"Excluded" officers' pay, benefits top $5 million

"Excluded" officers' pay, benefits top $5 million

ST. LOUIS – A group of St. Louis police officers remain on the job despite being put on an “exclusion list” by Circuit Attorney Kimberly M. Gardner. The work they are being paid for, but cannot fully do according to their own union, is costing the city in excess of $5 million a year. 

Gardner has placed 43 people on a list of officers prohibited from presenting cases to her office. The average St. Louis police officer costs the city more than $125,000 a year in salary and benefits, according to city Budget Director Paul Payne. 

The actual cost of each officer may vary, but using the average of $125,000, those officers cost about $5.37 million.

Some say the exclusions won’t cost anything, because the officers can do other things. But a police association official said this would cost the public because the officers wouldn’t be able to seek justice for victims. 

Gardner recently announced that she had placed 22 police officers on her “exclusion list” because of racist social media posts of current and retired city police officers. Those posts were recently publicized by the Plain View Project.

The project examined Facebook posts from 2,900 current and 600 former officers in the eight police departments for violent, bigoted or racist content. The database includes 416 Facebook posts by current or former St. Louis officers.

The posts demeaned African-Americans, Muslims and Hispanics and glorified police violence against protesters.

Susan Ryan, a spokeswoman for Gardner, said a total of 43 active officers were on the “exclusion list.” That includes 21 officers Gardner placed on that list before the news broke of the social media posts for reasons including questionable honesty in police reports or testimony, intimidation of prosecutors and failure to participate in prosecution of cases. 

“I will not jeopardize the integrity of the criminal justice system by allowing the concerning actions of a small number of police officers to taint the good work of the credible and hardworking officers,” Gardner wrote in February.

Ryan said the prohibition didn’t keep officers from doing their jobs.  

“There’s all sorts of things that police officers can do,” she said.

But Jeff Roorda, business manager for the St. Louis Police Officers Association, said the 43 officers weren’t completely doing their jobs.

“Think about the costs to the citizens in terms of seeking justice. That’s where the real cost comes in,” Roorda said. 

The excluded officers can do other things, such as ride with officers who file the warrants, Roorda said. But there’s no way for others to do what they’re not doing, he said.

“We’re 147 officers down on top of this,” Roorda said. He referred to the fact that the police department isn’t meeting its optimum staffing level, primarily because there aren’t sufficient applicants for openings. 

A spokesman for the city police skirted the issue.

“The Department is committed to the investigation we initiated immediately following the publishing of the Plain View Project’s report, through the Internal Affairs Division,” Sgt. Keith Barrett said in an email. “We will reserve any comment regarding disciplinary action taken until the completion of the investigation of which all involved officers have been notified.”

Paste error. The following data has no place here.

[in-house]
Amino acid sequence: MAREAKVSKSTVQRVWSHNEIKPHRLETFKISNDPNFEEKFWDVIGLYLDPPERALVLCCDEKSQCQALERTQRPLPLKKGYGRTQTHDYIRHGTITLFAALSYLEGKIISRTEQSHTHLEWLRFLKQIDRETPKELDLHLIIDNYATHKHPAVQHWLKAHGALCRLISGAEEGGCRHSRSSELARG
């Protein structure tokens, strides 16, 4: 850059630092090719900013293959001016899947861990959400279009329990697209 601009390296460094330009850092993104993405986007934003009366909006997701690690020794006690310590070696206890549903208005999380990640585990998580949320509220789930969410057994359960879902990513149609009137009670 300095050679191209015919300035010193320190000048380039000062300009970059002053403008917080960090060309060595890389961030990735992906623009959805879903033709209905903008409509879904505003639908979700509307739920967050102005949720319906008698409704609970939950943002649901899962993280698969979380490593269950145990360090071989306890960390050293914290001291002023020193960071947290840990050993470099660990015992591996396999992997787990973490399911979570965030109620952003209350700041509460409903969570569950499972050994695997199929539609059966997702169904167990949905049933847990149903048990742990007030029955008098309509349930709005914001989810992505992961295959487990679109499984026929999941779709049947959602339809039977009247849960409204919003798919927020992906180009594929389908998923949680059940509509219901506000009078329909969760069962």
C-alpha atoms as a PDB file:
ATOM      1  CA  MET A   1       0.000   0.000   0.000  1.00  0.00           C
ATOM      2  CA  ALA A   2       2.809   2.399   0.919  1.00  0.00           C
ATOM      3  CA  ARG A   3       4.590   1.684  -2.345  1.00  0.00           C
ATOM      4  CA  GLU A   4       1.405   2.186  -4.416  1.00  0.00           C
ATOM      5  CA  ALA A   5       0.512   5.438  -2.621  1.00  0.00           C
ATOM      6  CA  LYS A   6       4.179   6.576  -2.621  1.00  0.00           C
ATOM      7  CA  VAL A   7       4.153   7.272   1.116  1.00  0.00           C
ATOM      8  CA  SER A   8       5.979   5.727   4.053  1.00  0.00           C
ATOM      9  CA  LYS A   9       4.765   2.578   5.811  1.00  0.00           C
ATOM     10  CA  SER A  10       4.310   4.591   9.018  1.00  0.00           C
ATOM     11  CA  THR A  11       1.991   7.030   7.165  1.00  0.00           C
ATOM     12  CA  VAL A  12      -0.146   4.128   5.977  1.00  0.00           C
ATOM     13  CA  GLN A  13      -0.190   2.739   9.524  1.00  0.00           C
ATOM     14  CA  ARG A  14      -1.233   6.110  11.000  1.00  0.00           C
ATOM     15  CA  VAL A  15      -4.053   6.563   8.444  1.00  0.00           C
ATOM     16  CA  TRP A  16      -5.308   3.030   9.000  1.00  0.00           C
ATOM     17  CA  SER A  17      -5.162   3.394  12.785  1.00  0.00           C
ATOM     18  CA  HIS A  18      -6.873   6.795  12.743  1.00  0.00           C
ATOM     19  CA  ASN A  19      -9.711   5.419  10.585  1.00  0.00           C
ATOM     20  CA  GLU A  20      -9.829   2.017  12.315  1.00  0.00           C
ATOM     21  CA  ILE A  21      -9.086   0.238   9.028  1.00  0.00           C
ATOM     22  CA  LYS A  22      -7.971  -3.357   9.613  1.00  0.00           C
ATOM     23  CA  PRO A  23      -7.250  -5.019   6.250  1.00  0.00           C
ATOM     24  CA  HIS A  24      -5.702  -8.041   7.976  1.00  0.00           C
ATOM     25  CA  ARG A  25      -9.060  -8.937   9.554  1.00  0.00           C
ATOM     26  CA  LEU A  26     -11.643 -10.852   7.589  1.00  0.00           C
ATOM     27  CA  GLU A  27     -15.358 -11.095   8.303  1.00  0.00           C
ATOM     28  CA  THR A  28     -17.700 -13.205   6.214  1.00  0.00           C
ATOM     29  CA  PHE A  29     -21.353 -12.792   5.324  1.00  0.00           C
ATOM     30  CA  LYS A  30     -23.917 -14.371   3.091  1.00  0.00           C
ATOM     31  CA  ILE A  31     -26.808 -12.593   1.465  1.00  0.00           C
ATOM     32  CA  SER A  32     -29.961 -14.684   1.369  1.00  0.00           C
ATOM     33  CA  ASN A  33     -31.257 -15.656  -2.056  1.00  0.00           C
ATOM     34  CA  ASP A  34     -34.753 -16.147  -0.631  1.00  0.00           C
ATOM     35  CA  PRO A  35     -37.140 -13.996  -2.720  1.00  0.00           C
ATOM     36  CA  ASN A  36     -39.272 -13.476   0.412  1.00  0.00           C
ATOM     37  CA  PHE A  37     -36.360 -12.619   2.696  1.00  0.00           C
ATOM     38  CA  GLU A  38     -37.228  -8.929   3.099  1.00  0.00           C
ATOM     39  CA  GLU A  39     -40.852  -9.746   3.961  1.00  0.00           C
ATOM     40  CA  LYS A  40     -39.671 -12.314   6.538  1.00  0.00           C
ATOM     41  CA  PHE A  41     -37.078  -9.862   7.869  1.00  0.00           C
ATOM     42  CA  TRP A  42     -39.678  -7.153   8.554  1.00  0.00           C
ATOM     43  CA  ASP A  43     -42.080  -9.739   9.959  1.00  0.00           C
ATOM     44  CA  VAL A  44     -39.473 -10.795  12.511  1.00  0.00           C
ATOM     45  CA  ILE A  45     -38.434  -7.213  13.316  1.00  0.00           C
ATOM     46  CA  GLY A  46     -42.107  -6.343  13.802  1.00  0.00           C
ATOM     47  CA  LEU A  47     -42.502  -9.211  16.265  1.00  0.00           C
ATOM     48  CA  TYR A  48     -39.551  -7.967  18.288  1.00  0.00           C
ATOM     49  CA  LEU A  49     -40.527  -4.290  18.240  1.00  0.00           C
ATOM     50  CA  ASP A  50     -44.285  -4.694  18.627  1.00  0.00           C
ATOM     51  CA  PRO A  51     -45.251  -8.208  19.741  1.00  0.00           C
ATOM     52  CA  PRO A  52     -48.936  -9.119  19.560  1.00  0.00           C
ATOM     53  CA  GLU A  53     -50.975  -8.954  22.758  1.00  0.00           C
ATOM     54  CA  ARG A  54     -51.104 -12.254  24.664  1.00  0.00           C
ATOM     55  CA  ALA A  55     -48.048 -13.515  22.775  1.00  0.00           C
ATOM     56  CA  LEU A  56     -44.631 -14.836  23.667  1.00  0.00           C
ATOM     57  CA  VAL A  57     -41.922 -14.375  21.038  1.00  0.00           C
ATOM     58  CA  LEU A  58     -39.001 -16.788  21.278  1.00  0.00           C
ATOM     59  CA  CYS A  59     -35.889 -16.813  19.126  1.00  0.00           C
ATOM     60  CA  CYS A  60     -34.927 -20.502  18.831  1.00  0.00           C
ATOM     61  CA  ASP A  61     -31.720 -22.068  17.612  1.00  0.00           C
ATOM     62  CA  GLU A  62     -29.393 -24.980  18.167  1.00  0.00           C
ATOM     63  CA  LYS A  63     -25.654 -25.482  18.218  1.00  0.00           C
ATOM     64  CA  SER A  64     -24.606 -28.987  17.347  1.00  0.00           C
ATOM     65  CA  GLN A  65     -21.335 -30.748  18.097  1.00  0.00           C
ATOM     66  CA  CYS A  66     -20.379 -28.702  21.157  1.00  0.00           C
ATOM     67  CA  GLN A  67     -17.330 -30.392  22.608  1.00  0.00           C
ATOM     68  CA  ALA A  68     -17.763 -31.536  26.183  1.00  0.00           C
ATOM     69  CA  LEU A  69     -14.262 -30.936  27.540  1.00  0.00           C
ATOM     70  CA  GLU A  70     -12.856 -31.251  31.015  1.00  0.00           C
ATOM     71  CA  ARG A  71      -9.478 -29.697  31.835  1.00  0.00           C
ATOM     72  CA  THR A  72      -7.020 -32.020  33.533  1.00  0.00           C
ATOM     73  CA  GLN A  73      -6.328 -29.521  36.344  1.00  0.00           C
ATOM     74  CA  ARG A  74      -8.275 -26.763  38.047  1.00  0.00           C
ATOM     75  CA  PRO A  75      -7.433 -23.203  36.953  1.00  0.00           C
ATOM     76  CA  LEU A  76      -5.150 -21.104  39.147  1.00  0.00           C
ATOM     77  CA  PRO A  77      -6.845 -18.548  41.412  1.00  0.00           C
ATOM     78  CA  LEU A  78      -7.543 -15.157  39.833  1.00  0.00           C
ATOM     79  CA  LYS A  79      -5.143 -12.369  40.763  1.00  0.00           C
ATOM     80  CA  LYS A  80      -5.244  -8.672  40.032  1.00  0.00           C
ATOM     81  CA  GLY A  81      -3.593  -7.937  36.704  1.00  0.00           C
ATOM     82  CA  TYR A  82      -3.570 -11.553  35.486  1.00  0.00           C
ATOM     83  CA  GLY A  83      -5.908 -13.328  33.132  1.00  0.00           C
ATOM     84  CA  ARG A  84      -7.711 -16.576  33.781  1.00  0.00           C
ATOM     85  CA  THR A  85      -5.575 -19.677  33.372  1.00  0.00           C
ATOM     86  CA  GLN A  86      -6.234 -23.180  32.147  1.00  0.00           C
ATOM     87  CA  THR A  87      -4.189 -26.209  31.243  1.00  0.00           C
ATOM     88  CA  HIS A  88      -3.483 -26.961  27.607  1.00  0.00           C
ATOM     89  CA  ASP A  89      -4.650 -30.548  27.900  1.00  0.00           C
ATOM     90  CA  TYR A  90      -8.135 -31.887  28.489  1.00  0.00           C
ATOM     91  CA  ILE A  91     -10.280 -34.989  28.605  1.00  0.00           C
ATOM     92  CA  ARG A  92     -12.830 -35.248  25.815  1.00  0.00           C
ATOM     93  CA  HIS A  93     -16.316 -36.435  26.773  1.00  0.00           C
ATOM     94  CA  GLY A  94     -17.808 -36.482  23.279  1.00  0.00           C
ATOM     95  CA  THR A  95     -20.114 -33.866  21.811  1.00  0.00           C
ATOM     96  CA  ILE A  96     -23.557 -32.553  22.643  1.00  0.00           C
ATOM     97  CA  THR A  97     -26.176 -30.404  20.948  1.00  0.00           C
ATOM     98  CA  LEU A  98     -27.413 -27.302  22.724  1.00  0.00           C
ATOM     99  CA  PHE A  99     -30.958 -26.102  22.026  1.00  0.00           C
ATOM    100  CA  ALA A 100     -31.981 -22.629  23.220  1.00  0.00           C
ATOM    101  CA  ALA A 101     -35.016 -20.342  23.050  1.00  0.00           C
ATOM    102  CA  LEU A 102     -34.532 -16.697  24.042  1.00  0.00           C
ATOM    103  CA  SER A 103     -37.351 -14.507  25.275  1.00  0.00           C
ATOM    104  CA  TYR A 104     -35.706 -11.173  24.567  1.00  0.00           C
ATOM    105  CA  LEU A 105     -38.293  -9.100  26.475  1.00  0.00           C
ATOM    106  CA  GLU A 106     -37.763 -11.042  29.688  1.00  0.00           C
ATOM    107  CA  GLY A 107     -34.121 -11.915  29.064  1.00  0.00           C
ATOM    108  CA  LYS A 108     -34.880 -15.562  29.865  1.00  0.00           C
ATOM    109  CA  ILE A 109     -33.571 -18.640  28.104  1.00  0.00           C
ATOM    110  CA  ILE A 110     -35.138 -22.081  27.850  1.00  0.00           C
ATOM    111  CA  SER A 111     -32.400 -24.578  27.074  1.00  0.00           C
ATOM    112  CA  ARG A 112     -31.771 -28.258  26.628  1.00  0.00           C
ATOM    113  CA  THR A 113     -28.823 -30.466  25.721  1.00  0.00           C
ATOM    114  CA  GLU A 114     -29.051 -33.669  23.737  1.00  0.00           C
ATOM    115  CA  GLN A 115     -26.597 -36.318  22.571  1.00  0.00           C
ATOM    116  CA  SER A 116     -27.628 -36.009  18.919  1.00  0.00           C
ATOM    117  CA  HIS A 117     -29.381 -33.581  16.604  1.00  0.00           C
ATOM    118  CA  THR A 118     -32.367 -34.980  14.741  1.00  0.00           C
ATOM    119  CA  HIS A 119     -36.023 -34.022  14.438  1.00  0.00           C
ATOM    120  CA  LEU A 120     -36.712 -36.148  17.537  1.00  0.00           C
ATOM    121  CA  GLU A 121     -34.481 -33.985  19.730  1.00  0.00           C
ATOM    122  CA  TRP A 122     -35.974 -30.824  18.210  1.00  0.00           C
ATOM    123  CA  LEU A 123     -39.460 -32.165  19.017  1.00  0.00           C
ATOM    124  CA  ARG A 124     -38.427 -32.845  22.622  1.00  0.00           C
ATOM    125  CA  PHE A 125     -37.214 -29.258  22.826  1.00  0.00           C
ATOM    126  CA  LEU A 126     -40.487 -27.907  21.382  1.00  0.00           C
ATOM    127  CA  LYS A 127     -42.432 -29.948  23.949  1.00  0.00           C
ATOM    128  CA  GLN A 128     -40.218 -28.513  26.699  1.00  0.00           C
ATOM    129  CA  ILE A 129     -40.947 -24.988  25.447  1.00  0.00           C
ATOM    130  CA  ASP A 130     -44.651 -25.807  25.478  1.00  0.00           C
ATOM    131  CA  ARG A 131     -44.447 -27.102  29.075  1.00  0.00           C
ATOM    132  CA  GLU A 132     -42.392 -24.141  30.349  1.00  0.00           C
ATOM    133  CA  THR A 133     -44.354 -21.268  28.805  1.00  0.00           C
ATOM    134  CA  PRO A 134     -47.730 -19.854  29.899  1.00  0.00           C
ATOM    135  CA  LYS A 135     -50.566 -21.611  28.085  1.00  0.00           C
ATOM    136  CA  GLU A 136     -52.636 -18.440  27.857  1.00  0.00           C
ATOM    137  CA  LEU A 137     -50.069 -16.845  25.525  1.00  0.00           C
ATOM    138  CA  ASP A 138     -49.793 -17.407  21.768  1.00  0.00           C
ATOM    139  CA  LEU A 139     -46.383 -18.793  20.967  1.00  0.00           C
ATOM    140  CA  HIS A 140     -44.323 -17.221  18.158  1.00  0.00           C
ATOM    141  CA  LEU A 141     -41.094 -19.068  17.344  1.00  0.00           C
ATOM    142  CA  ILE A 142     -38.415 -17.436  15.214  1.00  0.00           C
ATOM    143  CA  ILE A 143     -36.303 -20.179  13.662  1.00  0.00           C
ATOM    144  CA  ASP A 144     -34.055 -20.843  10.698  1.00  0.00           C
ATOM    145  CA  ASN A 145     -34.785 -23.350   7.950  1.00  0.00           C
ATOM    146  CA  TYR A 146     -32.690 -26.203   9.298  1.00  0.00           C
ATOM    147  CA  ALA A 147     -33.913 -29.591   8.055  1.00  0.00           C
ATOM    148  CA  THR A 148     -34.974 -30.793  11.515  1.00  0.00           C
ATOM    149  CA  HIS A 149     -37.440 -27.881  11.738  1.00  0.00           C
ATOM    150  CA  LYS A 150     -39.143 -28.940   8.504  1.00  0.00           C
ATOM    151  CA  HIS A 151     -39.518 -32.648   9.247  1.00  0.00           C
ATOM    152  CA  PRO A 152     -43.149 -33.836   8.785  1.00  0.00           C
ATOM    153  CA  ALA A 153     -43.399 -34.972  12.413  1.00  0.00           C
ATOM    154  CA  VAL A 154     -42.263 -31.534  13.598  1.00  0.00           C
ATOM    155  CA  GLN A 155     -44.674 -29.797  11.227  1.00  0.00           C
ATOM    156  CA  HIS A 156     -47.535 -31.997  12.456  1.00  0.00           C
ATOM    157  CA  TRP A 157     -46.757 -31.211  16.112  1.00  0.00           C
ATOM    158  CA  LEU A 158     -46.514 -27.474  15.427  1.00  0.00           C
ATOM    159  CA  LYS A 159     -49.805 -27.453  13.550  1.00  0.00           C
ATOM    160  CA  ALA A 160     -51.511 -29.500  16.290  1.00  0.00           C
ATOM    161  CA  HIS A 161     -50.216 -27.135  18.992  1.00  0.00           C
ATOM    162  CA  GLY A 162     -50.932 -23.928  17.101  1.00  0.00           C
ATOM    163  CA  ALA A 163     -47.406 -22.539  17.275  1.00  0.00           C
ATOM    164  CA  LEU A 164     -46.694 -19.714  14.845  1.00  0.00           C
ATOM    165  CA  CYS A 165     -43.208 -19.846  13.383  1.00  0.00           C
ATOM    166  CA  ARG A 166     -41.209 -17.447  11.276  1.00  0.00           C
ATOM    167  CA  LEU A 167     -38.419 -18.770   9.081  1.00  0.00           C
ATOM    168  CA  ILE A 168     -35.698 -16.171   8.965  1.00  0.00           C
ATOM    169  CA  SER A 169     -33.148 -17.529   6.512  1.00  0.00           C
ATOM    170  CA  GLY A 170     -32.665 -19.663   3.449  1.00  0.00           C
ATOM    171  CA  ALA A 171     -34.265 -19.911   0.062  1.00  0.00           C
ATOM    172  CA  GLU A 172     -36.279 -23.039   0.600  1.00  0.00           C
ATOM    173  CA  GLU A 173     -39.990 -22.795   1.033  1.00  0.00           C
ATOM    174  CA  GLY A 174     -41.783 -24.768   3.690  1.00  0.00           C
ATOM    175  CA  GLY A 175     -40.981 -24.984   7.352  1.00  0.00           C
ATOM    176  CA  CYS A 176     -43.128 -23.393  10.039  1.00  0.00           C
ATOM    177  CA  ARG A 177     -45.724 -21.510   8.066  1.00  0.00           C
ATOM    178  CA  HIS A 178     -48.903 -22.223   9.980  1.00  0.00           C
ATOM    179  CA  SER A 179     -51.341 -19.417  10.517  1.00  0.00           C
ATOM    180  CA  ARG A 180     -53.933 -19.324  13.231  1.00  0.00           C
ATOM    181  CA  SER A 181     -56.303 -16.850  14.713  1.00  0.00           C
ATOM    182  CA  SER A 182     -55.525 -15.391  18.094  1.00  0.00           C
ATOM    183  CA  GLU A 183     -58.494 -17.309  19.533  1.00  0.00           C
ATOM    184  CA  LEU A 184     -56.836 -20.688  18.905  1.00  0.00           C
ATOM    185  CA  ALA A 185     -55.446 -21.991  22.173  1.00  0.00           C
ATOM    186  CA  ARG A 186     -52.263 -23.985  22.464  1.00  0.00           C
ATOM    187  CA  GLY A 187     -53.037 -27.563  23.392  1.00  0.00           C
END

The head of the Board of Aldermen committee that handles the budget said the officers’ loss of their ability to file warrants didn’t matter monetarily.

“I don’t know what effect that would have on the budget,” said 10th Ward Alderman Joseph Vollmer, chair of the Board of Aldermen’s Ways and Means Committee. “They’re still working. They’re still being paid. It’s just that she (Gardner) is not going to recognize them if they arrest someone.”

“I understand most of them are still doing office duty or still being assigned, but not just street duty,” Vollmer said.

Twenty-third Ward Alderman Joseph Vaccaro, chairman of the Board of Aldermen’s Public Safety Committee, had a different worry. 

“What I’m really concerned about is how many cases are going to be affected, how many people are going to come back that were being held for rape, that are being held for murder, just to say they were being unjustly convicted,” Vaccaro said. 

In a news release announcing the exclusion of the 22 officers in connection with the social media posts, Gardner said police integrity was at the core of the community’s confidence in the criminal justice system.

Seven of the 22 officers with serious social media posts were permanently removed from the circuit attorney’s warrant office. These officers may not present themselves or cases to the circuit attorney’s office. Cases currently under review, in which they are an essential witness, will be refused, the circuit attorney’s news release said.

The circuit attorney’s office will not sign search warrants in which those officers are involved. 

The office will review the 15 other officers and determine how they could get back their ability to present cases.

In a letter to Public Safety Director Jimmie Edwards and police Chief John Hayden, Gardner said many of the social media posts were shocking and beneath the dignity of a person with such a powerful position. That especially includes comments that advocate violence, she said.

Although labor agreements may limit what city police can do, the circuit attorney’s office has no such limitations, Gardner said.